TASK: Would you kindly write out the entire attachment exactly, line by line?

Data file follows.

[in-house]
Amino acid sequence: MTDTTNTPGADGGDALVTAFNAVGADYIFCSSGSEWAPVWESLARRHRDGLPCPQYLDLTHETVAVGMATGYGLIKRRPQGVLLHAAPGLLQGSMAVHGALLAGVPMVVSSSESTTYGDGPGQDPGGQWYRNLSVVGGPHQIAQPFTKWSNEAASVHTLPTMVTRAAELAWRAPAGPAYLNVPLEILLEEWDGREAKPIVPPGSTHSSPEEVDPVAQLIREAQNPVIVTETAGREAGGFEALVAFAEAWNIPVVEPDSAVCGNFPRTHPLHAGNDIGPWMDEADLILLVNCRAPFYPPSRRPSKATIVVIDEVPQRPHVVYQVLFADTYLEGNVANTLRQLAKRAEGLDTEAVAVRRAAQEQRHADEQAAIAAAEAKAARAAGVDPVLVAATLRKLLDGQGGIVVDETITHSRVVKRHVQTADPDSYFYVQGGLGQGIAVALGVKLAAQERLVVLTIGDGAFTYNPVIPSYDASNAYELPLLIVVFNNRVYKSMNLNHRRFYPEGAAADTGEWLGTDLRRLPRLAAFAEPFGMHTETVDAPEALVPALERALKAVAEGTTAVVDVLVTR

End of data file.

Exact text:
[in-house]
Amino acid sequence: MTDTTNTPGADGGDALVTAFNAVGADYIFCSSGSEWAPVWESLARRHRDGLPCPQYLDLTHETVAVGMATGYGLIKRRPQGVLLHAAPGLLQGSMAVHGALLAGVPMVVSSSESTTYGDGPGQDPGGQWYRNLSVVGGPHQIAQPFTKWSNEAASVHTLPTMVTRAAELAWRAPAGPAYLNVPLEILLEEWDGREAKPIVPPGSTHSSPEEVDPVAQLIREAQNPVIVTETAGREAGGFEALVAFAEAWNIPVVEPDSAVCGNFPRTHPLHAGNDIGPWMDEADLILLVNCRAPFYPPSRRPSKATIVVIDEVPQRPHVVYQVLFADTYLEGNVANTLRQLAKRAEGLDTEAVAVRRAAQEQRHADEQAAIAAAEAKAARAAGVDPVLVAATLRKLLDGQGGIVVDETITHSRVVKRHVQTADPDSYFYVQGGLGQGIAVALGVKLAAQERLVVLTIGDGAFTYNPVIPSYDASNAYELPLLIVVFNNRVYKSMNLNHRRFYPEGAAADTGEWLGTDLRRLPRLAAFAEPFGMHTETVDAPEALVPALERALKAVAEGTTAVVDVLVTR